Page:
Total knee replacement surgery, a widely recognised standard procedure, is highly effective for treating severe joint damage. This treatment's primary aim is to restore the knee joint's functionality by resurfacing the damaged area, akin to dental capping. During the process, the bones are meticulously realigned to achieve an optimal structure.

Robotic Knee Replacement Surgery

Robotic knee replacement surgery is an advanced technique that utilizes robotic-assisted technology to enhance the precision and accuracy of the procedure. This innovative approach allows surgeons to create a personalised surgical plan based on the patient's unique anatomy.

The robotic system provides real-time feedback and assists the surgeon in executing the surgical plan with the utmost precision. By using robotic assistance, the surgeon can achieve optimal alignment and positioning of the artificial joint components, resulting in improved outcomes and potentially longer-lasting results.

Benefits of Robotic Knee Replacement Surgery:

  • Enhanced precision and accuracy
  • Customised surgical plan based on individual anatomy
  • Improved alignment and positioning of the artificial joint
  • Potential for better long-term outcomes

Who Should Consider This Surgery?

This surgical intervention is primarily advised for individuals experiencing severe knee joint issues where the joint is displaced or functioning erratically. Typically, surgery is considered when non-invasive treatments like pain management, physical therapy, and lifestyle modifications have not yielded the desired results.

Types of Knee Prostheses and Longevity

Knee prostheses have evolved significantly over nearly half a century, mirroring the characteristics of natural knee joints. Modern prostheses incorporate Polyethylene meniscus, enhanced with radiation treatment or antioxidants, and are constructed from materials like cobalt chrome, titanium, or ceramics.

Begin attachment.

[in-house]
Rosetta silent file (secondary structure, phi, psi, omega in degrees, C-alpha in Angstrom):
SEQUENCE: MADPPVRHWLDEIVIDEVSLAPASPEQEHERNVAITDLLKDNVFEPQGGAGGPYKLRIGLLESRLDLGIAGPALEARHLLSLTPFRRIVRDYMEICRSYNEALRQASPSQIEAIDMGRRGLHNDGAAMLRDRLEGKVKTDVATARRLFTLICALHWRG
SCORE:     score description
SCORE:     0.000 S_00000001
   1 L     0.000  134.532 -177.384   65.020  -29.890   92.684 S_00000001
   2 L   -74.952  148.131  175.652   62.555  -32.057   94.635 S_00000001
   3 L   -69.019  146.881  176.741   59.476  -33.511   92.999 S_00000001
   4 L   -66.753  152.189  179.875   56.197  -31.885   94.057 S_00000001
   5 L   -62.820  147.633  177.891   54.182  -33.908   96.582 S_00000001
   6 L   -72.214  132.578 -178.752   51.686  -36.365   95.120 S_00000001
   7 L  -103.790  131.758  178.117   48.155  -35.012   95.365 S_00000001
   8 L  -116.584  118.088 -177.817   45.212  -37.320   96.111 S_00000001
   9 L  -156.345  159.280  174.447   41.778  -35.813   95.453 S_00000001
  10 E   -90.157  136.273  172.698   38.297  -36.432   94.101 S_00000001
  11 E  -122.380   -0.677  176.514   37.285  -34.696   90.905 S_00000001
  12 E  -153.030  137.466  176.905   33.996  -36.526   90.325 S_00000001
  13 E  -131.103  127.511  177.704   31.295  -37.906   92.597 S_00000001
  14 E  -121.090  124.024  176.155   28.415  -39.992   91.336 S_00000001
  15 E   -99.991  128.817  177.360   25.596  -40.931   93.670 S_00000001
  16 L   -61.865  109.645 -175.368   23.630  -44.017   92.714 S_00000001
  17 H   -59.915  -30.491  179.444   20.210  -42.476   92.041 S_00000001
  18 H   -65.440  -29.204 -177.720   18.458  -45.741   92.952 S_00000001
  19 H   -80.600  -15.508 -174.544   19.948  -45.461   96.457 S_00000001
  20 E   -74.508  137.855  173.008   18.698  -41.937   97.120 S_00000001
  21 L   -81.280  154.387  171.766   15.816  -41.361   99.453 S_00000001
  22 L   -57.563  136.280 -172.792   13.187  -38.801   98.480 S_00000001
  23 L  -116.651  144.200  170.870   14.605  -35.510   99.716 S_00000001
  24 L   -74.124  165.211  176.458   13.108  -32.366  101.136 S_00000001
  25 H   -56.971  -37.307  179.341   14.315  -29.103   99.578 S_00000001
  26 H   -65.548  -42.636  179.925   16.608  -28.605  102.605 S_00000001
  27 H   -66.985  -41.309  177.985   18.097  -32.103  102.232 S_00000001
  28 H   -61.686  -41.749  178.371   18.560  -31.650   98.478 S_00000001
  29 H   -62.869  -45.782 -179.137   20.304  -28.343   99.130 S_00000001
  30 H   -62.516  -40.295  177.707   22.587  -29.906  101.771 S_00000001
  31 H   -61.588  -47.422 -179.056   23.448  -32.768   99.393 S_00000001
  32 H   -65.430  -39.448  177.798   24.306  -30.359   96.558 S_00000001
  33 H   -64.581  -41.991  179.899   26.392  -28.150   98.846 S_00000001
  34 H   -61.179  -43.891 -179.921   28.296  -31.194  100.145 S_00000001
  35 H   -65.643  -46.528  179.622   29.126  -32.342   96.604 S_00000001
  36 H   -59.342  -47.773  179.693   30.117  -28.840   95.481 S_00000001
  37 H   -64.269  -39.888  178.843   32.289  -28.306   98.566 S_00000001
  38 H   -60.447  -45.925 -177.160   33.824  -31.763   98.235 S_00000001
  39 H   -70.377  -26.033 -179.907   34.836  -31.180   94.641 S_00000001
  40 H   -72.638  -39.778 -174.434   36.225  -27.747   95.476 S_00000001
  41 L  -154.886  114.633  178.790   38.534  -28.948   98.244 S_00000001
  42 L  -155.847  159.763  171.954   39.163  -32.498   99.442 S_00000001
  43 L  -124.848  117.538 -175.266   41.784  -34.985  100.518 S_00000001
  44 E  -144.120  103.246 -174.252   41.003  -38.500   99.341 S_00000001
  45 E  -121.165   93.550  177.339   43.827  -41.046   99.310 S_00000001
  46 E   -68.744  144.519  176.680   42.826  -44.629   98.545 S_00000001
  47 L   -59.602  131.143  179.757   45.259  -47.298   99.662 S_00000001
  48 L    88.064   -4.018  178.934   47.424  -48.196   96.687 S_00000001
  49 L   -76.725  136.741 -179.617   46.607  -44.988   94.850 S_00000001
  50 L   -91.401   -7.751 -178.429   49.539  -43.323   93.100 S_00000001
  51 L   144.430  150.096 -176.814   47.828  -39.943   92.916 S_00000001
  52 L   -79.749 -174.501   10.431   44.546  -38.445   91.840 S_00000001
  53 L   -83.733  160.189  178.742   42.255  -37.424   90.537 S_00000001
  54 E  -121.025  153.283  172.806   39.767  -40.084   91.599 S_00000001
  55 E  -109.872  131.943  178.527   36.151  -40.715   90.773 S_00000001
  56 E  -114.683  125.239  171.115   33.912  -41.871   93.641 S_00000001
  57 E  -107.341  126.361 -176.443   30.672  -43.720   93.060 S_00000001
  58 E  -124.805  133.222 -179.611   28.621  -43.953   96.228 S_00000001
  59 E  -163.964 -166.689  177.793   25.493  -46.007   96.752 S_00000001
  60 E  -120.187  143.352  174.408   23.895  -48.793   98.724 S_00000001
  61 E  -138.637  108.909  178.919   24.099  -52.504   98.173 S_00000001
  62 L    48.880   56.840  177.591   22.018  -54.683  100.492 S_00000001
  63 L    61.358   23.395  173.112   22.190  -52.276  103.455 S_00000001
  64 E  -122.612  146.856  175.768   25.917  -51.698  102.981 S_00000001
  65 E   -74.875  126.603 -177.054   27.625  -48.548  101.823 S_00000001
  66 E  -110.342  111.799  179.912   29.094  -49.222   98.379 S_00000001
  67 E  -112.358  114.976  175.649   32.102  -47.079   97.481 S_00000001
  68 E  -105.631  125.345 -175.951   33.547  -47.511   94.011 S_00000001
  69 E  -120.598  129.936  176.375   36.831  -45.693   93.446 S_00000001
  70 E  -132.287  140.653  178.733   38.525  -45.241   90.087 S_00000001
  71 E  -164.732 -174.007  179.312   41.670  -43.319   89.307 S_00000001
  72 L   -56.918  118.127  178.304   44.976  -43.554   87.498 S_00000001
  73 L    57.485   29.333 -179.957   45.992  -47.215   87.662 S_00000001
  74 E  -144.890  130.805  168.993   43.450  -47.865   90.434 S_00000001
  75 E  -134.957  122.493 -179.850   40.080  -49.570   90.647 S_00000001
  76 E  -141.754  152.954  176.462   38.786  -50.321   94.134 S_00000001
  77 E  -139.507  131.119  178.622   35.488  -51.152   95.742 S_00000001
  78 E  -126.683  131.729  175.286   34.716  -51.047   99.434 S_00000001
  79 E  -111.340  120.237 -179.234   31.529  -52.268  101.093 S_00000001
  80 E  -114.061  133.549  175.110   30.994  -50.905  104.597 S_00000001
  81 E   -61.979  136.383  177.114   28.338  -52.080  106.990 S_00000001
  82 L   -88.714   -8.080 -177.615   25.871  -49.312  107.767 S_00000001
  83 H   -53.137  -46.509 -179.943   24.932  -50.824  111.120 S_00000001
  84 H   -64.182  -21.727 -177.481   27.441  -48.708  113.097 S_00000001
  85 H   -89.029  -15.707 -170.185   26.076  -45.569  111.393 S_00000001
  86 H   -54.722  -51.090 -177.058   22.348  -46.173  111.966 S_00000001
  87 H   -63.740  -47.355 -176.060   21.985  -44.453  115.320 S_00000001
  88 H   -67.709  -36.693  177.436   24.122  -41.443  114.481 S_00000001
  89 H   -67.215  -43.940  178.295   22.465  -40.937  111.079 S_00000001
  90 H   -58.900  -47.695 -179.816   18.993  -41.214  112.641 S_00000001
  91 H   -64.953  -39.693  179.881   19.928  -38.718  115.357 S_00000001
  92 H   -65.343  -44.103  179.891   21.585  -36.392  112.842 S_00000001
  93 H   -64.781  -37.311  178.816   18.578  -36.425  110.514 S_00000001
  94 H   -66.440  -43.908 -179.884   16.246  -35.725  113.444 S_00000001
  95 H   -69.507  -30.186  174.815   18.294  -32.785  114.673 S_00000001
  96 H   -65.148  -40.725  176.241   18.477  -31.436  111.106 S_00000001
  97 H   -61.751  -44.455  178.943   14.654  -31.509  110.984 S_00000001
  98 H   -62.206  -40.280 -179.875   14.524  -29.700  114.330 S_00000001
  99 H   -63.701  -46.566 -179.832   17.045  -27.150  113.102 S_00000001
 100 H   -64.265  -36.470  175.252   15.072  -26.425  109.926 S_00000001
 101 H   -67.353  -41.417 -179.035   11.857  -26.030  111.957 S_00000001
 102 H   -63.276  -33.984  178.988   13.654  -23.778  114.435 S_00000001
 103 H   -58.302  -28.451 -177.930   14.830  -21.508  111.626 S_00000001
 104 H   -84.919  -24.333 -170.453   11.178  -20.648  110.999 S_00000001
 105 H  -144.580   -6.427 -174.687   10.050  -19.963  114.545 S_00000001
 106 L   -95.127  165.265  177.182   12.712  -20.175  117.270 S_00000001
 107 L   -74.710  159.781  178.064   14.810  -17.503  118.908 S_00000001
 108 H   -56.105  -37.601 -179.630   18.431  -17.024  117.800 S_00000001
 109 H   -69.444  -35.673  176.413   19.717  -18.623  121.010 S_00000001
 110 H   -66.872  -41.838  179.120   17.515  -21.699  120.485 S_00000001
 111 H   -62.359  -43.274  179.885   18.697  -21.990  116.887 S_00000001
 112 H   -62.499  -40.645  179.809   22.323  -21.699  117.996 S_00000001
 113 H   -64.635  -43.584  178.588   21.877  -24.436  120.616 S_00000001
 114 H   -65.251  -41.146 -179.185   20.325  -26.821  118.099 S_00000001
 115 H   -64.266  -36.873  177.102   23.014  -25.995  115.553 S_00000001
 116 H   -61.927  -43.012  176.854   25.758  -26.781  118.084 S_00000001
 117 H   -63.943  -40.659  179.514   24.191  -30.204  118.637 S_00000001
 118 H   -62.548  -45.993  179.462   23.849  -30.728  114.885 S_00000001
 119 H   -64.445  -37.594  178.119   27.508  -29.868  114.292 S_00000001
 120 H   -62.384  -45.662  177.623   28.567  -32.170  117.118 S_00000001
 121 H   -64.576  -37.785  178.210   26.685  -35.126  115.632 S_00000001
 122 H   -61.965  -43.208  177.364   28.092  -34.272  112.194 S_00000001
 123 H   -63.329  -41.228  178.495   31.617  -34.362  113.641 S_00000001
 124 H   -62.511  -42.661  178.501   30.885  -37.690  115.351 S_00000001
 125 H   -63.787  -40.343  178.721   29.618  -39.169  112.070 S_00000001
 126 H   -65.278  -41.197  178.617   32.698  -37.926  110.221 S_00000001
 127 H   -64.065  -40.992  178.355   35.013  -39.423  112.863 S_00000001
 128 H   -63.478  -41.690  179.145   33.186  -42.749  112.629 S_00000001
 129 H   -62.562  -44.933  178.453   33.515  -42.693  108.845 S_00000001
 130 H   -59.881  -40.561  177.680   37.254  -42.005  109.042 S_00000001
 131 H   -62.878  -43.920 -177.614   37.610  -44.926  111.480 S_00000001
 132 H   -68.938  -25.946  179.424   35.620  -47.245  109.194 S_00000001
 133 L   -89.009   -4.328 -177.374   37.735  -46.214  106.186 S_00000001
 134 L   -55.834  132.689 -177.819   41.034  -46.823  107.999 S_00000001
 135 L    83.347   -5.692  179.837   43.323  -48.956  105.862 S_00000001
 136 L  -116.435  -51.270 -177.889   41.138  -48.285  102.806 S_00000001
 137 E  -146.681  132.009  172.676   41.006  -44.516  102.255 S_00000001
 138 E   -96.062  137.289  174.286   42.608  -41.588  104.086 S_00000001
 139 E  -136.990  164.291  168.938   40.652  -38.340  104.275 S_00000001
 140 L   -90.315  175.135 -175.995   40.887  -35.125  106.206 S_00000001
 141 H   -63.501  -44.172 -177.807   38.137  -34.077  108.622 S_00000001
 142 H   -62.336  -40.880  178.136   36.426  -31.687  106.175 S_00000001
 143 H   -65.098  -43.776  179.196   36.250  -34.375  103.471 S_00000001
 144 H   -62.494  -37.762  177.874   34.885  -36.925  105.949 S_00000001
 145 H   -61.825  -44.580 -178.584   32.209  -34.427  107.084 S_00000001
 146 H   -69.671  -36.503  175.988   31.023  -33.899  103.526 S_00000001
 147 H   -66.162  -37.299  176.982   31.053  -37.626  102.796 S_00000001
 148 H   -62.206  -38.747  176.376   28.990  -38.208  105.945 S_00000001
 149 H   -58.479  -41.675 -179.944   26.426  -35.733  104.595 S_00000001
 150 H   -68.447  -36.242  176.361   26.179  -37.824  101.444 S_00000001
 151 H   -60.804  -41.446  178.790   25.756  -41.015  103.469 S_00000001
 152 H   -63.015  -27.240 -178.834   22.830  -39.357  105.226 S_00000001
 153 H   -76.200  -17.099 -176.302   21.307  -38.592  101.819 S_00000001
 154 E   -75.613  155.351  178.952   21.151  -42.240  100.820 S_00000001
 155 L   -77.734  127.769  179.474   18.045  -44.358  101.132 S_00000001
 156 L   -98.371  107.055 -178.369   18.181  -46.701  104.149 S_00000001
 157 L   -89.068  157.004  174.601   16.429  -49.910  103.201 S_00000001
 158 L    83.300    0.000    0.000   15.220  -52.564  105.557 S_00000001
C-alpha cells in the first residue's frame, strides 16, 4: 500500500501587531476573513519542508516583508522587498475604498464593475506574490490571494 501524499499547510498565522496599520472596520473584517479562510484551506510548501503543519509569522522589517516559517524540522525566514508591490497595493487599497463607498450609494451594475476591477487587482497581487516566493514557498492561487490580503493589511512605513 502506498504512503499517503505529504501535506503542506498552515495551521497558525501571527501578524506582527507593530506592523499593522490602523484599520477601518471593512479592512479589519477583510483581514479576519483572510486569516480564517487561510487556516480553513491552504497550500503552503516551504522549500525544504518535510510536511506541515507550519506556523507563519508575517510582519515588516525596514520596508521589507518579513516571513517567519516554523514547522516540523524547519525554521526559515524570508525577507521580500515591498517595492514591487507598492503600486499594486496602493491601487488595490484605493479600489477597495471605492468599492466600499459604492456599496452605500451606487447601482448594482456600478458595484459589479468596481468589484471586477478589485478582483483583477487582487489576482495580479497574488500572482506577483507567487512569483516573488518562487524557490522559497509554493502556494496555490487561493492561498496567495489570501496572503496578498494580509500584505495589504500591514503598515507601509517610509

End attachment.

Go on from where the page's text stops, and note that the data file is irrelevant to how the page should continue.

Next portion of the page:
Selection and Lifespan

With a variety of prostheses available, specialists play a crucial role in guiding patients towards an appropriate choice. On average, artificial knee joints can last over 25-30 years. However, individual experiences may vary, with a majority of patients enjoying about 20 years of effective use.

Preparing for Surgery and Recovery

Educational and Supportive Measures

Preparation for surgery and post-operative recovery is critical. Patients are educated about the entire process, including the roles of the surgical team and the anesthesiologist. Emphasis is also placed on the involvement of a physical rehabilitation team, focusing on muscle strengthening and learning to walk with the new joint.

Recovery Timeline

Post-surgery, patients typically can stand and walk by the next day, thanks to effective pain management. Most patients are ready to return home within 3-5 days following the procedure.